Speaking Of Taxes: During a visit to the gym this week a knowledgeable and well-respected local gentleman pointed out to me that some 40 percent of the property within Fernandina Beach’s city limits is already devoted to conservation and parks, including Fort. Clinch, Central Park, Egans Creek, the two major recreation centers, golf course, marina, and so much more. He also noted that the half-mill increase for “conservation” being ram-rodded through by City Manager Dale Martin is also slated to come up for a public referendum next year. He rightfully asks: “If the voters say ‘NO’ do we get our money back?”
Shrinking Middle Class: Middle-income households are shrinking because they are gradually moving up to higher-income groups, not down into lower-income groups, according to Mark J. Perry of the American Enterprise Institute. In 1967, only 9% of U.S. households (only 1 in 11) earned $100,000 or more (in 2017 dollars). In 2017, it was more than 1 in 4 households (29.2%), a new record high. “In other words, over the last half-century, the share of U.S. households earning incomes of $100,000 or more (in 2017 dollars) has more than tripled!” Source — Georgia Pubic Policy Foundation.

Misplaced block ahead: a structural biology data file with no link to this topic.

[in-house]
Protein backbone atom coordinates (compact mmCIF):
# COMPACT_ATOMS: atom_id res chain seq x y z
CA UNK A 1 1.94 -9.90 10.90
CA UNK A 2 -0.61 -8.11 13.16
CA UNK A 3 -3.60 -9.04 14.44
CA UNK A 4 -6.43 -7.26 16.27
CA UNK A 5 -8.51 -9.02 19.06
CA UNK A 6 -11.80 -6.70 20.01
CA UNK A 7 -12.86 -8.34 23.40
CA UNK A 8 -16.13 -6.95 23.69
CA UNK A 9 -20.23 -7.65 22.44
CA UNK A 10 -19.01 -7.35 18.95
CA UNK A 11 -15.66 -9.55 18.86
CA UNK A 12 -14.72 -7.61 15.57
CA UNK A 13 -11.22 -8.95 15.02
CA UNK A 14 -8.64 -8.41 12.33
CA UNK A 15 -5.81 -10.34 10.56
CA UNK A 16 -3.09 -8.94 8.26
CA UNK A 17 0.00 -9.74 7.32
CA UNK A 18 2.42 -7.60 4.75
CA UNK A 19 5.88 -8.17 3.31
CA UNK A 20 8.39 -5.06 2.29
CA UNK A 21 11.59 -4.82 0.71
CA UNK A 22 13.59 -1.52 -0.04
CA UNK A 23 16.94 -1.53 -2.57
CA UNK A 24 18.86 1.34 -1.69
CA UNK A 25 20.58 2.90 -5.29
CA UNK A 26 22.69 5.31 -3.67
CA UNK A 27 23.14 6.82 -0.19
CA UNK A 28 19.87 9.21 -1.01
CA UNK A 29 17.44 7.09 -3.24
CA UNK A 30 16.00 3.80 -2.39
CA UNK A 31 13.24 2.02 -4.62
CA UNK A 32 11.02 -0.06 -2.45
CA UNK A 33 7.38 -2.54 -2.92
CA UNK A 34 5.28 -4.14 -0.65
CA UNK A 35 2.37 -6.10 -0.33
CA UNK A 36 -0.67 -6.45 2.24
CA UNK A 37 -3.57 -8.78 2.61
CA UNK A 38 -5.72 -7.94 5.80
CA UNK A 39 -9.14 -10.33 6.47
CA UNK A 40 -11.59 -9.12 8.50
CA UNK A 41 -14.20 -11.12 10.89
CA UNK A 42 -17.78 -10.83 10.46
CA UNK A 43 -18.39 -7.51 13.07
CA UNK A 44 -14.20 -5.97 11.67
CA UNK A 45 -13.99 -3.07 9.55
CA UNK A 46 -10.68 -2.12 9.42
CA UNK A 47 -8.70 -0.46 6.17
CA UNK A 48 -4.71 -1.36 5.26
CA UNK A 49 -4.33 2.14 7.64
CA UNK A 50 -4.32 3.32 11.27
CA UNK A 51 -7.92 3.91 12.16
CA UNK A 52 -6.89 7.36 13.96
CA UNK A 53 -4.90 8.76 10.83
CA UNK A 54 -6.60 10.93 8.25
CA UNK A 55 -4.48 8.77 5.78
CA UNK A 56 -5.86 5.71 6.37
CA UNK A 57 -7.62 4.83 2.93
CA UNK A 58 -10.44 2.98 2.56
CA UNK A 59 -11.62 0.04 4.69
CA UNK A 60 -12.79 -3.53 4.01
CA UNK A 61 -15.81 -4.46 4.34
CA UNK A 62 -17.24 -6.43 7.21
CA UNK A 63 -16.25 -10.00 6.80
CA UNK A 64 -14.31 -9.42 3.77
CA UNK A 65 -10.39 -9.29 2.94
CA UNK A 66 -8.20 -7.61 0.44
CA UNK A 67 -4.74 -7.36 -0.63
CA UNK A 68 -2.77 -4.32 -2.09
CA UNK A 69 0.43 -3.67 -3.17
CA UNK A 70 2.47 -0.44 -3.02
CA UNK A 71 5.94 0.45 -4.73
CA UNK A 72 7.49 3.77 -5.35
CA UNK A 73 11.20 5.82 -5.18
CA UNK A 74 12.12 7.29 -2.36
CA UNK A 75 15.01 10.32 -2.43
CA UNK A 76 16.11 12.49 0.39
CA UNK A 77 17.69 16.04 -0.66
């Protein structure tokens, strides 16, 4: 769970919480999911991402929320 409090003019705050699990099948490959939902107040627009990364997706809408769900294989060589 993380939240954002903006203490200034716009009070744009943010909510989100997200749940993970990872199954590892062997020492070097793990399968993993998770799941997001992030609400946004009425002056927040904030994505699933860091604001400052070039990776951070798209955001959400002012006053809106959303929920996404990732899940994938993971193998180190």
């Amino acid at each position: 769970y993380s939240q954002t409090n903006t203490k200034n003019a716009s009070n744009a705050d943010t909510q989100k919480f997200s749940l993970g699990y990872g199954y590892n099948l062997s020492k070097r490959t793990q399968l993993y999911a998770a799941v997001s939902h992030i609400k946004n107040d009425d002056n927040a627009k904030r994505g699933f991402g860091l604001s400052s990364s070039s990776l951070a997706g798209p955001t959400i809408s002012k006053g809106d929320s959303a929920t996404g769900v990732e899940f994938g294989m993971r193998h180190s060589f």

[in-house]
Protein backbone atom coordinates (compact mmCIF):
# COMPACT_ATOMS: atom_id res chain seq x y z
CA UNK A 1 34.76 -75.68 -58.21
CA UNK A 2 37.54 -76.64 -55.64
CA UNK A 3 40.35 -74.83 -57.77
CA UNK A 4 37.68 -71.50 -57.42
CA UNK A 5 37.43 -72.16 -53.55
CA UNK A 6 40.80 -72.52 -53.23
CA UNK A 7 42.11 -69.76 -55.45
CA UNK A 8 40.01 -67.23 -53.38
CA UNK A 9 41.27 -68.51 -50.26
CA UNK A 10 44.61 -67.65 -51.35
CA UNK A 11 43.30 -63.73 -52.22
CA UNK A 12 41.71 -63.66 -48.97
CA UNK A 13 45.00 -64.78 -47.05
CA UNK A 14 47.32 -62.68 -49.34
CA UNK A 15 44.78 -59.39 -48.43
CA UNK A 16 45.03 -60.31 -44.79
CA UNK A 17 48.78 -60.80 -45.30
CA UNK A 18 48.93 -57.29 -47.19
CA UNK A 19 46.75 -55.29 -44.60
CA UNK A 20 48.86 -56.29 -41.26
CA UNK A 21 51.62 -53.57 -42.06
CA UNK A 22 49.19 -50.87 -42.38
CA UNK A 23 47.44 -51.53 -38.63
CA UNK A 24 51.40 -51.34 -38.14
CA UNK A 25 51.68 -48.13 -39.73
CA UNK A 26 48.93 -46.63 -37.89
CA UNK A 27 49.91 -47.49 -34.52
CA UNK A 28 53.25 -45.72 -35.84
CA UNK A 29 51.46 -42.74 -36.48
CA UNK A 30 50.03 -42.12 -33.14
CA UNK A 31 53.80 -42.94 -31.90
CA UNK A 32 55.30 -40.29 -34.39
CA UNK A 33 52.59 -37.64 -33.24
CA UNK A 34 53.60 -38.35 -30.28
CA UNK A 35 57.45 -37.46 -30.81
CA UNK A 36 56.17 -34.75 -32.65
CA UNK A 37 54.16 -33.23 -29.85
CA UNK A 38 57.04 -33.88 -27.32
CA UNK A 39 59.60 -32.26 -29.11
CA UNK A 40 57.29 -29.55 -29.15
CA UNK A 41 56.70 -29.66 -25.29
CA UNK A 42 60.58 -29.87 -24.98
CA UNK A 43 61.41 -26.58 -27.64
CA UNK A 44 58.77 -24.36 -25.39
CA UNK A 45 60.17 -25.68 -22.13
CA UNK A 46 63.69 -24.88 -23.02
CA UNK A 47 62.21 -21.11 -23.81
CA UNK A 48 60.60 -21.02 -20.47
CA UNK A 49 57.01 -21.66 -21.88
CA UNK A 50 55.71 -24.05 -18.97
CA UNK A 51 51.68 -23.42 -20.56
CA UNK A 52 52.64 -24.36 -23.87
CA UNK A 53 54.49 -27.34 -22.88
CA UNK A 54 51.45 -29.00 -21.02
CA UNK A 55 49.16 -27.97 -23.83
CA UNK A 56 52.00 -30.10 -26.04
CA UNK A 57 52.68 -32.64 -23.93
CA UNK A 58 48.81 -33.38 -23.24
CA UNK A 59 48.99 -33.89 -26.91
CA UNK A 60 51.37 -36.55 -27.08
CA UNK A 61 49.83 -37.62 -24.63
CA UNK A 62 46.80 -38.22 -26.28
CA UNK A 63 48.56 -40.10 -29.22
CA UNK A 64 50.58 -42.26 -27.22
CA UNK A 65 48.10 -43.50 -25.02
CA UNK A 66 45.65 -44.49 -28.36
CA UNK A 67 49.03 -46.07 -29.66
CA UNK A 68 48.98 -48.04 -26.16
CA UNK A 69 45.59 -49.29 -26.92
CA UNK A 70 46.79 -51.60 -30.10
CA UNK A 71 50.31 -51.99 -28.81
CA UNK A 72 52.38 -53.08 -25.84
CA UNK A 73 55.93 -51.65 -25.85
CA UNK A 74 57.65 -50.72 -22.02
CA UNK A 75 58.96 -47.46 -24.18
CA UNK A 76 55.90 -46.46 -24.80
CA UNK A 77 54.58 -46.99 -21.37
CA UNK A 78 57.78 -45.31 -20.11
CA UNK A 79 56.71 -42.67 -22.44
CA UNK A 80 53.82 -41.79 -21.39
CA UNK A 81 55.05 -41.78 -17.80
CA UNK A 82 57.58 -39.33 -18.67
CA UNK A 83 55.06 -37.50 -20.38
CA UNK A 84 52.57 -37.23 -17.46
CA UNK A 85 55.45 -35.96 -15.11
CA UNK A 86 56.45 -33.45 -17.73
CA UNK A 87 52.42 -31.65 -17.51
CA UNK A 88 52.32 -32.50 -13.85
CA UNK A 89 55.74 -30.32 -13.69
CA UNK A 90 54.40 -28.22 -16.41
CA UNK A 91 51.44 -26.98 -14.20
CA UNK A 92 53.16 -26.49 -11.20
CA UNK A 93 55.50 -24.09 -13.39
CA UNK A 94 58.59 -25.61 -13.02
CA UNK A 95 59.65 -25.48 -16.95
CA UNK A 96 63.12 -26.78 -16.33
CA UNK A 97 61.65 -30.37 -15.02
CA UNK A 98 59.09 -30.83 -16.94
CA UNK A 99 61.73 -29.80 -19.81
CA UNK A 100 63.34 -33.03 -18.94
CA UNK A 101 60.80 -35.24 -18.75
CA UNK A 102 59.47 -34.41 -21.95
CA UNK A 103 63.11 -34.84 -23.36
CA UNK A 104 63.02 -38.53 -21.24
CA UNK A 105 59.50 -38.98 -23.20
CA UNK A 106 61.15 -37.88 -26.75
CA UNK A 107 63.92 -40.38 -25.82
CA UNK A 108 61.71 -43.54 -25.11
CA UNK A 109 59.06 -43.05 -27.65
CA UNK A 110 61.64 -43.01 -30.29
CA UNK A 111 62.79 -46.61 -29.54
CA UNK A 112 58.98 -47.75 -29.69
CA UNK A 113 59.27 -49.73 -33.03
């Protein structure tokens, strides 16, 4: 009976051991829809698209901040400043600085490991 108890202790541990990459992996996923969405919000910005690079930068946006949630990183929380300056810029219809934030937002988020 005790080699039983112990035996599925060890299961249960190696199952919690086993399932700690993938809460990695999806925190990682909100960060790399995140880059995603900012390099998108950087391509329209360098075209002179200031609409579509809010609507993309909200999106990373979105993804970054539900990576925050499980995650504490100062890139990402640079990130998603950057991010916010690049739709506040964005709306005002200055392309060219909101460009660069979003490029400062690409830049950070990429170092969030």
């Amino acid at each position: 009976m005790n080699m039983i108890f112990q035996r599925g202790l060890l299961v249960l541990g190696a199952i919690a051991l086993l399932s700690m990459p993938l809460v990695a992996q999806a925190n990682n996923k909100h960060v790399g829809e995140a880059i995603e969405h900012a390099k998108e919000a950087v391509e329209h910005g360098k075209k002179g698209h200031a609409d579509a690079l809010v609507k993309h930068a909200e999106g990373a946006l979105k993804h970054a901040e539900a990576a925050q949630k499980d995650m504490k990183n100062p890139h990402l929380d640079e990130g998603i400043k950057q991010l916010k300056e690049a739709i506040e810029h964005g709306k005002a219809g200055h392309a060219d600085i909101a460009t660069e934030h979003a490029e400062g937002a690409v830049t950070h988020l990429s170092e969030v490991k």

Come Back Here With Those Cuffs: I find it fascinating that a guy who was arrested by Fernandina Beach Police for driving drunk on a bicycle later faced a string of charges including theft after he and his female companion were caught having sex in the backseat of a cop car. Charges against Aaron Thomas included a threat against a public official, lewd or lascivious exhibition in presence of an employee, DUI, exposure of sex organs, unnatural and lascivious act, threat against a public official, attempted escape, resisting arrest and theft. When Thomas took off on foot he was only wearing city-supplied handcuffs, resulting in the theft charge. Some of my barroom pals speculate that the bizarre episode may have taken place so the naughty duo could scratch an item off their bucket list.